Australian researchers are one step closer to developing a treatment for cancers of the head and neck associated with the Human Papillomavirus (HPV).
Researchers from Brisbane’s Princess Alexandra Hospital are advancing to human trials of a revolutionary therapy which combines a newly-developed HPV vaccine with immunotherapy to treat HPV cancers. HPV cancers of the head, neck, throat and tongue are currently incurable and there’s been an unprecedented rise in the incidence of HPV-associated oropharyngeal cancer (OPC).
Cases have increased by 225 per cent in the US since the 1980s and it’s also a growing problem in Australia.
“OPC cancer of the tonsil and base of tongue is now regarded as the most common head and neck cancer in Queensland,” Professor Sandro Porceddu, Director of Radiation Oncology Research at PAH, said in a statement.
OPC occurs when malignant cancer cells form in the tissue of the oropharynx, with smoking and HPV increasing the risk. HPV is a common and highly contagious sexually transmitted infection which is responsible for 60 per cent of all OPC cancers in Australia. It’s also associated with cancer of the anus, vagina, cervix, vulva and penis.
HPV spreads when there’s sexual contact between a HPV-infected person and someone who isn’t infected. Use of condoms during intercourse can prevent HPV from spreading, while vaccination can protect against some types of HPV. OPC on the other hand accounts for 1,500 Australian deaths annually and 500 are directly related to the HPV.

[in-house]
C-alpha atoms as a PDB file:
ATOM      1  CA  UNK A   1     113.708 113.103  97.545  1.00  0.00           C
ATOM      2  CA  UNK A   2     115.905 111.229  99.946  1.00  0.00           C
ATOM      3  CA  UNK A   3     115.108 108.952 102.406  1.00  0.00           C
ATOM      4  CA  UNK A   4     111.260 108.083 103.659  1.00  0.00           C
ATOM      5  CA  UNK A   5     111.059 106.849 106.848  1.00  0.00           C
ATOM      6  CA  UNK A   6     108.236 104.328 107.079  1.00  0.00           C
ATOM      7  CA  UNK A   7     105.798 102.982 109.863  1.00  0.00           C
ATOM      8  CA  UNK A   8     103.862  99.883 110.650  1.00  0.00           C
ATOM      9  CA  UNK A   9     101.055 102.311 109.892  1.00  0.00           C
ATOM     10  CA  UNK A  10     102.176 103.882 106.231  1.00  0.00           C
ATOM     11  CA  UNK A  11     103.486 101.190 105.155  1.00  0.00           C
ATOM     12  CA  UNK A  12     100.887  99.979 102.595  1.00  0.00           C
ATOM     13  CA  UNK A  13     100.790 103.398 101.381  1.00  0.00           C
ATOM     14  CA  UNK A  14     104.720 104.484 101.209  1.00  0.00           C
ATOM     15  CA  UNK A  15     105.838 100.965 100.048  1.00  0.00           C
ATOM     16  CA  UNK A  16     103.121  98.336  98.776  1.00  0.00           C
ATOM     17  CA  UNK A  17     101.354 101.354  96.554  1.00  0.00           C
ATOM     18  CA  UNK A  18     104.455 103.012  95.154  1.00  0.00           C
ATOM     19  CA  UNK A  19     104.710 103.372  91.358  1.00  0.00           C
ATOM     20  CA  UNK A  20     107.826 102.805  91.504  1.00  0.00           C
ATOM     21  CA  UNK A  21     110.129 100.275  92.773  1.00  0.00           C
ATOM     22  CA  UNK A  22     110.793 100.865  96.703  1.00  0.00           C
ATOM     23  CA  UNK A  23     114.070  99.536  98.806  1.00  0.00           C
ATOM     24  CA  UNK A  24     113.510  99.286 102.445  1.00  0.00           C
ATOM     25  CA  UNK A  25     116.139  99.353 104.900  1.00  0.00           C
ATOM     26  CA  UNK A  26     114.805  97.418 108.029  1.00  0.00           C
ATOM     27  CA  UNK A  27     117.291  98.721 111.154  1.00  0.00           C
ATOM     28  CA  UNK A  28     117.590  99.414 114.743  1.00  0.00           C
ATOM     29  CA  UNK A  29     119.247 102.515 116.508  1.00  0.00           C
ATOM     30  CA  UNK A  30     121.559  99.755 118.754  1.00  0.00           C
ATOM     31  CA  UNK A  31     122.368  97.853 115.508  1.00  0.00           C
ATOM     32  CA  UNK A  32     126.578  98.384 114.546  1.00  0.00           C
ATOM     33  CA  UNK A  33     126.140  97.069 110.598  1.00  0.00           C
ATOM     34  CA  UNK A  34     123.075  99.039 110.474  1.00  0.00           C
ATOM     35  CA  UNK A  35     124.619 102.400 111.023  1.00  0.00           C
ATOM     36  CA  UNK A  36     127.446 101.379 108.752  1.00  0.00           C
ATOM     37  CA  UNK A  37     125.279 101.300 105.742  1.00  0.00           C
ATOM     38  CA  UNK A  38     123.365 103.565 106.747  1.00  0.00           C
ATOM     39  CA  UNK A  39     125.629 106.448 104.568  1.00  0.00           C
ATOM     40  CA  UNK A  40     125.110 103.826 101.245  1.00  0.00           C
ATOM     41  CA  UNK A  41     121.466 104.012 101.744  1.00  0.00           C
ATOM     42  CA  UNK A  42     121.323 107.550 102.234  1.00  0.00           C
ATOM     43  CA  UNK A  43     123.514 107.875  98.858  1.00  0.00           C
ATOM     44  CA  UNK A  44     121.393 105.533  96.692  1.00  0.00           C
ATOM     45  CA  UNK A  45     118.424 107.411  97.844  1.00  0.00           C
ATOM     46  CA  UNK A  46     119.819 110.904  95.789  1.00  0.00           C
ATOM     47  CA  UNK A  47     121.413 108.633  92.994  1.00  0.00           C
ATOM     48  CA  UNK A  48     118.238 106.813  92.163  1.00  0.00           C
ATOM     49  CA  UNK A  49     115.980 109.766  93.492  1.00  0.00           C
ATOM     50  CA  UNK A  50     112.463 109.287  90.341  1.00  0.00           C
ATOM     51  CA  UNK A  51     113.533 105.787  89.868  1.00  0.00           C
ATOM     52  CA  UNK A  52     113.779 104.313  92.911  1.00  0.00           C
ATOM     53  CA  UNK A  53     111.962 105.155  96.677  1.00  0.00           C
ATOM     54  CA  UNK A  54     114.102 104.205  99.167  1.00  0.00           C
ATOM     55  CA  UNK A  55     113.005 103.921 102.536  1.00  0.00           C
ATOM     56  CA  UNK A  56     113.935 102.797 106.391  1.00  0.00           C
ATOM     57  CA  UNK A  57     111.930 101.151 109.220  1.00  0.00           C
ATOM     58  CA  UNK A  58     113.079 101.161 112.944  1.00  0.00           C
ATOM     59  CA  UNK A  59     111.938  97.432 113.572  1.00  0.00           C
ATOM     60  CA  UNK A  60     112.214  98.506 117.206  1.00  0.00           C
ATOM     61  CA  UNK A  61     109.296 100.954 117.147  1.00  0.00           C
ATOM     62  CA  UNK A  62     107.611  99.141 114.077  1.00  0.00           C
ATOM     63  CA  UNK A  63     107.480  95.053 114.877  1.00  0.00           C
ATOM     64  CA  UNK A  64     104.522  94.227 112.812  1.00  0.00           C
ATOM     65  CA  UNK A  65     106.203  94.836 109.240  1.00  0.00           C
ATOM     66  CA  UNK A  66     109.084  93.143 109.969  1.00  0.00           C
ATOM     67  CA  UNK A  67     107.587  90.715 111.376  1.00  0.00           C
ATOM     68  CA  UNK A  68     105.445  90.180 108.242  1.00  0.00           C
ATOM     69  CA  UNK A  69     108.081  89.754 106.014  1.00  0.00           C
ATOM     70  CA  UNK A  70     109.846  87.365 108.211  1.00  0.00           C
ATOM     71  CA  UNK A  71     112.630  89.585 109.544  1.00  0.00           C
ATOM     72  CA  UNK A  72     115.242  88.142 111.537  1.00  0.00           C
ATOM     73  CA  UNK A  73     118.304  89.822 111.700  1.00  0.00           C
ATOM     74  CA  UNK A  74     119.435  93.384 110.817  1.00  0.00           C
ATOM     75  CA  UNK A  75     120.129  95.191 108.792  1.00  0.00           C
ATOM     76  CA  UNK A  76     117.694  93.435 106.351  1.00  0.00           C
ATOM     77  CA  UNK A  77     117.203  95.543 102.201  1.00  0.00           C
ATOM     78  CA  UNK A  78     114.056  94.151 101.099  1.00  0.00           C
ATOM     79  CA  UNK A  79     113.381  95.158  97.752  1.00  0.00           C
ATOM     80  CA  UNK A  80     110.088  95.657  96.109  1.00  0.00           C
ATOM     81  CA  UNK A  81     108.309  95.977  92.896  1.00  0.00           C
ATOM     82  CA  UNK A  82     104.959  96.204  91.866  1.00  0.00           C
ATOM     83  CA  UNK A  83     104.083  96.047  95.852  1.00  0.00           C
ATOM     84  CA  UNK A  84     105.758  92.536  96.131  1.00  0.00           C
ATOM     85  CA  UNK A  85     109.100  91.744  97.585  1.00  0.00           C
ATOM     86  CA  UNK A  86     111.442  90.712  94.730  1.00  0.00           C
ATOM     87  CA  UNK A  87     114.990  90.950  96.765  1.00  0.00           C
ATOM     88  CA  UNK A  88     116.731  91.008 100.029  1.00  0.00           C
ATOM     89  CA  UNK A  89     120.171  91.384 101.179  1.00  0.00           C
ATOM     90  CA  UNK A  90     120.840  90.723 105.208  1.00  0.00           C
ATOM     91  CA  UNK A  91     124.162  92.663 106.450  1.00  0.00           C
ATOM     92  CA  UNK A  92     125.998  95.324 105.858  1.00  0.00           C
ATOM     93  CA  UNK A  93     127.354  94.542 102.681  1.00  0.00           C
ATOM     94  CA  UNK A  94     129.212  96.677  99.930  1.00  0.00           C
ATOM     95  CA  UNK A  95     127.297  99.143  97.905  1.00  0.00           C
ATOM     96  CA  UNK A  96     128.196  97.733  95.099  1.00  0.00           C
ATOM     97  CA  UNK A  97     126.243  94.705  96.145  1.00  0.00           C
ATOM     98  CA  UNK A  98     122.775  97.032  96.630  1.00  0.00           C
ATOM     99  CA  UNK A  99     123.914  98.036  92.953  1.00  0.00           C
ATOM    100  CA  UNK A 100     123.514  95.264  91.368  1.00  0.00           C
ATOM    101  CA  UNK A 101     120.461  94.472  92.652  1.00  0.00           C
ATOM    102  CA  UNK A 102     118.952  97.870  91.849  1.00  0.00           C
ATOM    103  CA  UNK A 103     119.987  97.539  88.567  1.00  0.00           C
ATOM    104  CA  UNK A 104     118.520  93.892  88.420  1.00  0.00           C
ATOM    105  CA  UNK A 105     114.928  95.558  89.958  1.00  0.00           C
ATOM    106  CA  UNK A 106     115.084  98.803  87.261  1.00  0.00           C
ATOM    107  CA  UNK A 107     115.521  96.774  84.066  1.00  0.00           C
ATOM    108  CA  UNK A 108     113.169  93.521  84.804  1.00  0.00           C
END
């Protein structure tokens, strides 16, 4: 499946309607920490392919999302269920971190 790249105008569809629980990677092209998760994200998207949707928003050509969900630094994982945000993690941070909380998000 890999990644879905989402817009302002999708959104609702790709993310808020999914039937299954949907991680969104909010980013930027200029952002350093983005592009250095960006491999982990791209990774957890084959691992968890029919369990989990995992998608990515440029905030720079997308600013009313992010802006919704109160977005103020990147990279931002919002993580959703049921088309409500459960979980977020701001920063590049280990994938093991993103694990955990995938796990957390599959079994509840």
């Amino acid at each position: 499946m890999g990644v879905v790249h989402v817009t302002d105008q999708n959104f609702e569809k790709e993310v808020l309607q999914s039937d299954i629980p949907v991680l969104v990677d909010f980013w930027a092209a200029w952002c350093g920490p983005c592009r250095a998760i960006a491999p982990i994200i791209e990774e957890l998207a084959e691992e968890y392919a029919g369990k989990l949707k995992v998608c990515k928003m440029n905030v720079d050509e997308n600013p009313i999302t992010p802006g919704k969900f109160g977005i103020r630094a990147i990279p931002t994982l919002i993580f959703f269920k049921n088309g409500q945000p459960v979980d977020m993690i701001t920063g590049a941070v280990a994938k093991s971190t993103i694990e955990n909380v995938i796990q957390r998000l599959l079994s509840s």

The new trial involves 12 patients with incurable HPV-associated throat cancer and combines a vaccine that teaches the body’s own immune cells to target cancer. Meanwhile, an immunotherapy drug enhances the body’s immune system.
Researchers have successfully conducted the first human trial testing of the new HPV vaccine to confirm its safety. The next step is to test the combination of the vaccine with the immunotherapy drug.
“The vaccine stimulates and teaches the body’s own T-cells to attack those cancer cells with human papilloma virus on the cell surface. It is similar to how the body manages infections,” Porceddu said. “The second part of the process is immunotherapy because cancer cells suppress the immune system allowing cancer to grow.
“This immunotherapy drug takes the ‘brakes off the immune system’ enhancing the body’s ability to attack the cancer.”
Cases of HPV-associated OPC are expected to increase dramatically over the next decade, which researchers believe represents “an important unmet clinical need that can be eased with trials such as this”.
The trial has also been described as a “game-changer” and if successful, could change the way OPC and other cancers are treated.
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